Not likely.  Mennonites have long been a pacifist, separatist religion but not an unpatriotic one. Similar in belief to their spiritual brethren, the Amish, though without the funny hats and rejection of electricity, the Mennonites came out of war-torn Europe to settle here, hoping to live in peace. They are hard-working, keep neat, well-ordered farms, live lives of service to their fellow man and they are good neighbors wherever they settle. They are total conscientious objectors and have a traditional cultural abhorence of violence and war, which is understandable given the violent persecution they experienced at the hands of their Christian brothers in Catholic and Protestant Europe. They are good Americans and contribute much to their communities.

While their beliefs sound like those of the socialist left, even to the point of sharing terminology like "social justice" and "peace-making", the Mennonites don't believe in sitting on their duffs and letting the government do all the work for them. They believe in full-bodied Christian giving and service - the way Christian charity ought to be done.

The school has not played the Star-Spangled banner since 1957, until recently when, for a time, it has been allowed as an instrumental piece to be played at some sporting events.  The move was likely a response by some Mennonites to the polarism in this country and to a desire in the midst of all of this to demonstrate publicly that they are, despite their pacifism, deeply patriotic Americans. The imagery of the Star Spangled Banner, however, likley proved too much for the old line Mennonite culture and some of the more left-leaning on campus. It is very Mennonite to avoid causing controversy within the faith or the school over the issue. The school, therefore, has asked staff and students to choose other patriotic songs with less war-like imagery to express their patriotism. At any rate, the school will work out the issue among its own people and perhaps some of those who wish to play the anthem will challenge the ruling.

But none of Goshen's internal dialogue on whether they should play the national anthem or not should have garnered the anger and outrage we've seen coming out of the conservative right in the past few days.

While we may disagree with the Goshen board's views on the national anthem (and I do) or on the need for a strong military, one thing we absolutely must do is defend the right of a Mennonite school to choose for itself how it will express its patriotism. Mennonites are good people. They follow the Golden Rule as well as anybody does. They are good Americans by the evidence of their day to day lives. They value honesty, loyalty, fidelity, charity, peace, love and duty as most conservatives do.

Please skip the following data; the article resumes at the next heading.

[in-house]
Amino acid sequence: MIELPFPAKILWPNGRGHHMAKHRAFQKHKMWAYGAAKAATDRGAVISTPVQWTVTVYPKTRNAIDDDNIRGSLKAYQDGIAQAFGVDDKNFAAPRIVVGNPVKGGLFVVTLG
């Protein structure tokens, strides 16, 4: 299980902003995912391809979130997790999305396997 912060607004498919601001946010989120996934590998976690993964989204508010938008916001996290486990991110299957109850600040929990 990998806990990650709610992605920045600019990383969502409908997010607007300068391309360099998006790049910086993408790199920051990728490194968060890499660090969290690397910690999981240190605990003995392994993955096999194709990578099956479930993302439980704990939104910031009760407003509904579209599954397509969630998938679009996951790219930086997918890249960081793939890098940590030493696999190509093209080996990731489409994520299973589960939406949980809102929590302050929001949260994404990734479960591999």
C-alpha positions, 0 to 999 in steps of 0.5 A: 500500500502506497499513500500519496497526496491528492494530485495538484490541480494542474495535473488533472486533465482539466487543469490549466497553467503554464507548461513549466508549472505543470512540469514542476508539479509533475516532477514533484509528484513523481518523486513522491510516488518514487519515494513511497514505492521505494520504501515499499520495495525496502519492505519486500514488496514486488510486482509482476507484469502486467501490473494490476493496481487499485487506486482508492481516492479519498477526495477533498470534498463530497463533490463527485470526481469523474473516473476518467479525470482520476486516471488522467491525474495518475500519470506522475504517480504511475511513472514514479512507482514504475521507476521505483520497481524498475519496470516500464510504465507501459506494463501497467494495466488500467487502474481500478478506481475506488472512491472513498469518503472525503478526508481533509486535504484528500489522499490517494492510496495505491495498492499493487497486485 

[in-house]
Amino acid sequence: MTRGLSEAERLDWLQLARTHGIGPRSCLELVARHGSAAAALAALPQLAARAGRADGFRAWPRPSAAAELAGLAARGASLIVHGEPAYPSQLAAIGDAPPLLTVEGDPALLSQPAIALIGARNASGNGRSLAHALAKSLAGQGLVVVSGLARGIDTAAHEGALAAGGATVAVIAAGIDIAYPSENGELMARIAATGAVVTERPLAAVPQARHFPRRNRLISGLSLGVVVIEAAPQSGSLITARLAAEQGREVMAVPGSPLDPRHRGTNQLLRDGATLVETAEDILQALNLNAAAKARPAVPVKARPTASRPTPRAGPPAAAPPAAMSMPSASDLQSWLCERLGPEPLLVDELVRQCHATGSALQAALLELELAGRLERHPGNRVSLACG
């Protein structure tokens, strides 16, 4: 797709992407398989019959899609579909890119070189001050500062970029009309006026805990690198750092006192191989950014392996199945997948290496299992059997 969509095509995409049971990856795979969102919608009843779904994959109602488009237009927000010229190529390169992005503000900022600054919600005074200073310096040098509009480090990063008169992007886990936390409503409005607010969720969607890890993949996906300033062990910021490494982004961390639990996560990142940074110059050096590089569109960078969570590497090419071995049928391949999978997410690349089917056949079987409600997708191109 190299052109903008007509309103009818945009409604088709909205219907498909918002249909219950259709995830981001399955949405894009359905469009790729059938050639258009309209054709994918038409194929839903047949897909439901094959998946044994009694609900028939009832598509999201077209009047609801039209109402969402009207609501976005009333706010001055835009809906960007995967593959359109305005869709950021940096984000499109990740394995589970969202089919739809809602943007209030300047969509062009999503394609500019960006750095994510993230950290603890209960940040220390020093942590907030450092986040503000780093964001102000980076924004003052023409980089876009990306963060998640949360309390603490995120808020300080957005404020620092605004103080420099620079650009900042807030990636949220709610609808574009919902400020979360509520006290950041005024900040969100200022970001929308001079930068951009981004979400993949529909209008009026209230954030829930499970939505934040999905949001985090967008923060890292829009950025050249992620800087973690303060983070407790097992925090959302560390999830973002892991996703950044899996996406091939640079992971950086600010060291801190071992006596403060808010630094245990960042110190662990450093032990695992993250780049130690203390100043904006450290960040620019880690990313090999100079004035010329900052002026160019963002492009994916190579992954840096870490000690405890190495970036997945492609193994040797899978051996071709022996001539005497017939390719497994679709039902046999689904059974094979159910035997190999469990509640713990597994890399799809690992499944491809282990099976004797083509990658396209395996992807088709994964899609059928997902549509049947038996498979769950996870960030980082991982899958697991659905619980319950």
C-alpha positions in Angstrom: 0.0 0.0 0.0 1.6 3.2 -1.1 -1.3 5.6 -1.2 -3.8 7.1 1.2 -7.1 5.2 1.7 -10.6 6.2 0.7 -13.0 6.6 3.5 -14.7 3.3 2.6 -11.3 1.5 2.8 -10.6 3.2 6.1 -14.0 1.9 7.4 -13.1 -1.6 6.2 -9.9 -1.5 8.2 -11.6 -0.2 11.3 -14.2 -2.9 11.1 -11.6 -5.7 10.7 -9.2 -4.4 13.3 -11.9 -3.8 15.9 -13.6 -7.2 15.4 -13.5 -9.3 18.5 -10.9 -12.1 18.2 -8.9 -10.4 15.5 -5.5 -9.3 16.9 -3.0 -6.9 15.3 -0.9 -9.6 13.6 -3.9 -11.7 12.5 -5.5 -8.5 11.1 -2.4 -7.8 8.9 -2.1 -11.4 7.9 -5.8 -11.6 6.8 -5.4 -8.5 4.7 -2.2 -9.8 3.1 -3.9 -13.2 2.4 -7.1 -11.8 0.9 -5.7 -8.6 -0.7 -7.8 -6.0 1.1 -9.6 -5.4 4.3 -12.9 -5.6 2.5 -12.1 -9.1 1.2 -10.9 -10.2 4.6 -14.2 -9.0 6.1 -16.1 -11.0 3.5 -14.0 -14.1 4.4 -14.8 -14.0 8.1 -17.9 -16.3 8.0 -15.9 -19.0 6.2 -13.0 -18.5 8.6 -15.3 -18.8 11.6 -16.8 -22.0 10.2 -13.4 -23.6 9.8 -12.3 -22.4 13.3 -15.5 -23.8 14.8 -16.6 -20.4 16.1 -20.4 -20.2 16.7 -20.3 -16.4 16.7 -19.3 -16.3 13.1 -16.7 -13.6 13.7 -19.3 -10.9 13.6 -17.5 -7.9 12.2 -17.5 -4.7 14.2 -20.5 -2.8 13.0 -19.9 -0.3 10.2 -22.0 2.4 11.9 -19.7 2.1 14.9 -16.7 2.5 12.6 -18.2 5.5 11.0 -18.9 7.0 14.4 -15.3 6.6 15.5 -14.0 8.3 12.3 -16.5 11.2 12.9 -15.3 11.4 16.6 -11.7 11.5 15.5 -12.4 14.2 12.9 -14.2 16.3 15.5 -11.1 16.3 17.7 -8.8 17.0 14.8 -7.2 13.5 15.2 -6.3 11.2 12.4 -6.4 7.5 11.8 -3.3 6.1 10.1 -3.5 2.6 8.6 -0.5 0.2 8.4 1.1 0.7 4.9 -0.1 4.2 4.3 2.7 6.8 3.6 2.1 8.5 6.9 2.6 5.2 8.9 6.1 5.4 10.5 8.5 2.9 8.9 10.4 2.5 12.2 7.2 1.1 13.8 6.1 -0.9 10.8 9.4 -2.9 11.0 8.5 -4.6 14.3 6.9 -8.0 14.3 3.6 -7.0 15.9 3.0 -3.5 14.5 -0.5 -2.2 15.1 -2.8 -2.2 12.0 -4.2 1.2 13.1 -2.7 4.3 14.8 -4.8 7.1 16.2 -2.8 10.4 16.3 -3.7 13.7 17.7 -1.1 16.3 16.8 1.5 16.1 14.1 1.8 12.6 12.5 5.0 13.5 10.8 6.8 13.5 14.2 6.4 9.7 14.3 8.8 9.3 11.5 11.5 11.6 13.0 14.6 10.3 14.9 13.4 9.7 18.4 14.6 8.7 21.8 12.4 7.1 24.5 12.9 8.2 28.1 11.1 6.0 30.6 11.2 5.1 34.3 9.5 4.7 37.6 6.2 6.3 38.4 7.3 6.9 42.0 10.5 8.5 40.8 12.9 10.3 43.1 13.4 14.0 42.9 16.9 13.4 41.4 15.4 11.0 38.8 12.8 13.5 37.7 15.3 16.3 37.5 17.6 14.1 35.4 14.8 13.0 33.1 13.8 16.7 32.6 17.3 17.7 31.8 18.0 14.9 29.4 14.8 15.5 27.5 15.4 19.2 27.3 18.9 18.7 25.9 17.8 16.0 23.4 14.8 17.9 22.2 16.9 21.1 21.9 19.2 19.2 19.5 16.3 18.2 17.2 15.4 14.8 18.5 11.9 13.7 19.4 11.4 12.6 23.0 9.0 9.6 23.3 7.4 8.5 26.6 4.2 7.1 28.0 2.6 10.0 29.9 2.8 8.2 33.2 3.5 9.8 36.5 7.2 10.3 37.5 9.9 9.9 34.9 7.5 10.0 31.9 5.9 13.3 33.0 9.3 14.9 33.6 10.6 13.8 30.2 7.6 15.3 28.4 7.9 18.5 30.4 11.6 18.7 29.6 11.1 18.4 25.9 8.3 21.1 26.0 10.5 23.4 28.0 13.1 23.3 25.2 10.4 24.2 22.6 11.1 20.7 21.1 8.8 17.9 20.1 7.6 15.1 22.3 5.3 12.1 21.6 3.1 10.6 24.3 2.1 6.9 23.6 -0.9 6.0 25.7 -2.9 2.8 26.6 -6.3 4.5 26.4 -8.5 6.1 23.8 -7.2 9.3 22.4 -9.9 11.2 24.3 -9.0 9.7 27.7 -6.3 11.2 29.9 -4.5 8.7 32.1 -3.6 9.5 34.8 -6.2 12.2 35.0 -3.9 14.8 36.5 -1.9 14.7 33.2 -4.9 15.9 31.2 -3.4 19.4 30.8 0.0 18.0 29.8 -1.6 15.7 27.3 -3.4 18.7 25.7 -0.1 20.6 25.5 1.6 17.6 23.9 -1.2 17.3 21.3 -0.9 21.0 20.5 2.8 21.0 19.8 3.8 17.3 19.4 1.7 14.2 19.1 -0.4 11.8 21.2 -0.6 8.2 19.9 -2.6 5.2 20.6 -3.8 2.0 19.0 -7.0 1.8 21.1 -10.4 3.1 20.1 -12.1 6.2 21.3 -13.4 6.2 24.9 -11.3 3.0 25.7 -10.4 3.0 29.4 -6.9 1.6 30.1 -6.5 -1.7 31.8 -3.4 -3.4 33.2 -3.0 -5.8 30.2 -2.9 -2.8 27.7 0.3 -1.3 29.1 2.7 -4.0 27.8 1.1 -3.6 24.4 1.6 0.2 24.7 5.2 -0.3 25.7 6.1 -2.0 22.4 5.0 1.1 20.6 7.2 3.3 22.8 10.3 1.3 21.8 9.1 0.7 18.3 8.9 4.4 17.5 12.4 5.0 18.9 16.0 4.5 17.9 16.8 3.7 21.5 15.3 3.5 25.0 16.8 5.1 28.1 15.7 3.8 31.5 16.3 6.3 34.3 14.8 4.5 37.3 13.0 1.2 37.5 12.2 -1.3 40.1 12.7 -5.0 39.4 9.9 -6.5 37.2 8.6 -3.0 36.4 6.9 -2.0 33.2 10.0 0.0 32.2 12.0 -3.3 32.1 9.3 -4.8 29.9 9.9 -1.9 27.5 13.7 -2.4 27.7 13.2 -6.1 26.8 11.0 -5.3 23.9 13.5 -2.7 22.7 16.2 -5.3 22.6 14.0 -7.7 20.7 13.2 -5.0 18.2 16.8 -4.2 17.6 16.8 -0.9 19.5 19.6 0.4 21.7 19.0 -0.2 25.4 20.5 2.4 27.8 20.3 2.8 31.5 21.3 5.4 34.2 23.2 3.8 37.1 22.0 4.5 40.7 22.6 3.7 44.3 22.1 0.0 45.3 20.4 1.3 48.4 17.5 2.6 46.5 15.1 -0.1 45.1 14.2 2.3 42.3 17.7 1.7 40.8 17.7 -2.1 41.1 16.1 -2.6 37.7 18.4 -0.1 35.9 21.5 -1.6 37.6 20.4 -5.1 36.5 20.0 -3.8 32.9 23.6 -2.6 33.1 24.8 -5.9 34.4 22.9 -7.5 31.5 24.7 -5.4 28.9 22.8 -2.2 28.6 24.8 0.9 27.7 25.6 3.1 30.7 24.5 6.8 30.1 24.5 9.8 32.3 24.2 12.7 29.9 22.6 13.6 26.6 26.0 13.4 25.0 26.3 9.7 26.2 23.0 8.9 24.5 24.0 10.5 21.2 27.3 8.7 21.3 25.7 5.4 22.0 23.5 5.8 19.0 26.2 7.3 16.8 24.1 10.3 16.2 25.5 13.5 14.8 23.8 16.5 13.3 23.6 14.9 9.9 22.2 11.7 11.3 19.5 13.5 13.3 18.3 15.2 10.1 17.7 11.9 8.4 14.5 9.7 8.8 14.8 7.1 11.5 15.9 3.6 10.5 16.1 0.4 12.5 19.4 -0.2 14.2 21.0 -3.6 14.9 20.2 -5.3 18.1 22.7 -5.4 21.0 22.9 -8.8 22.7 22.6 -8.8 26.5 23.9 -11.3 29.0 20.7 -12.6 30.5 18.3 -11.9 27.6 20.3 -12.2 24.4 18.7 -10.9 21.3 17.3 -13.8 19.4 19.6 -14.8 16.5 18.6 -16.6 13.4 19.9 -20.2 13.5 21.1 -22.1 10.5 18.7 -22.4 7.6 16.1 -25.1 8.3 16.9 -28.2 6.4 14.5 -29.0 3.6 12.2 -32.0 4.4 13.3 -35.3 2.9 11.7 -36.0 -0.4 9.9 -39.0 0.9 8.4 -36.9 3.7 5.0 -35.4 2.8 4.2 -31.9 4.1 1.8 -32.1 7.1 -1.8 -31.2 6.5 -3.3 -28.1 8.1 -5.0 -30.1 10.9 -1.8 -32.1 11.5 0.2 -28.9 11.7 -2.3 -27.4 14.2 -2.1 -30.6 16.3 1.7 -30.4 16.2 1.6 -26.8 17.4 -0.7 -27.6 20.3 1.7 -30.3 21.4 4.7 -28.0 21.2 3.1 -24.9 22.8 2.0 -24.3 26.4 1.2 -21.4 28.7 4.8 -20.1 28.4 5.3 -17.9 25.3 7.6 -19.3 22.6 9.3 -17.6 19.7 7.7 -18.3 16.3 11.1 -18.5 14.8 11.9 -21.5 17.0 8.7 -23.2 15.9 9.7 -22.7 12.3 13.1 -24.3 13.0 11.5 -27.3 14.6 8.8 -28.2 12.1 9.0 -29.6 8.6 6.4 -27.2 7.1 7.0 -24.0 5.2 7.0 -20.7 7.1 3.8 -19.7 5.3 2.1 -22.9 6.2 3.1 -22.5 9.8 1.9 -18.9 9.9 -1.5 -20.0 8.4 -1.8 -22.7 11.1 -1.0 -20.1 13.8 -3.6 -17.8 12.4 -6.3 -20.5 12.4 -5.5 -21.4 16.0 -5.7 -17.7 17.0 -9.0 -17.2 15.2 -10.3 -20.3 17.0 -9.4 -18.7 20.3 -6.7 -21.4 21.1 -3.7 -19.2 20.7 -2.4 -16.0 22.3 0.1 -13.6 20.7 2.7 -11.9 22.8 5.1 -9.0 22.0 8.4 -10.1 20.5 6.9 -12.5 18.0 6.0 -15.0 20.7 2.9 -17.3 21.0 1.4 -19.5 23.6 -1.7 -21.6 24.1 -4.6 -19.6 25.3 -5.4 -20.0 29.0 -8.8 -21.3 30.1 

If we do not grant the right to speak, worship and express patriotism in their own manner, unmolested to a people who worship God carefully and reverently (as they do), then we become no better than the socialists who would bring everyone's conscience under the iron thumb of government and shout down anyone who objects. If we feel we must shout down, ridicule and threaten those who act according to their conscience and disagree with us a little, maybe we've been spending too much time among the liberal/progressives.  We may just be picking up their bad habits. 

I spoke to a friend today who lives in Germany. He has had a long career in the US Army and now works for the Corps of Engineers. He describes US Army communities over there as virtual "prisons", not with just razor wire, but with walls and bars and elaborate intrusive security. He says we are incrementally giving up our freedom in exchange for a false sense of security.  And as that government intrusion is allowed to grow and expand its power and to become more and more invasive, the whole system becomes more and more corrupt, with legions of fat bureaucrats making themselves fat draining the lifeblood of American taxpayers to support their lavish lifestyles. My friend says the level of waste and corruption is truly appalling.

If we pile on the Mennonites, who mean us no harm and whose fundamental beliefs support values far closer to those of the right than the left, then we succeed only in driving away more allies in the war on tyranny. Me I'd rather stand and fight to defend the right of a peaceful people like the Mennonites to live peaceably, worship peacably and sing whatever songs they want to sing. I don't care that they never pick up a gun. God bless 'em for it.  We've got no business criticizing good people for refusing to kill their fellow man. If I am called to fight upon the wall to protect such people, I will call it my privilege and honor as King David did, knowing full well that there is a price that soldiers pay for taking up arms. David, himself, was a great defender of the people, but God would not allow him to build the temple because he was a "man of war". David suffered great personal losses in his wars - even to losing sons, but he did it all for his people and accepted the cost of doing that in order to protect his family and his people from the consequences of being a warrior.  For their sacrifice, we bless the warriors, but at the same time we must NEVER curse those whom they protect!  To do so would be to disparage and minimize the warrior's sacrifice for his brothers at home.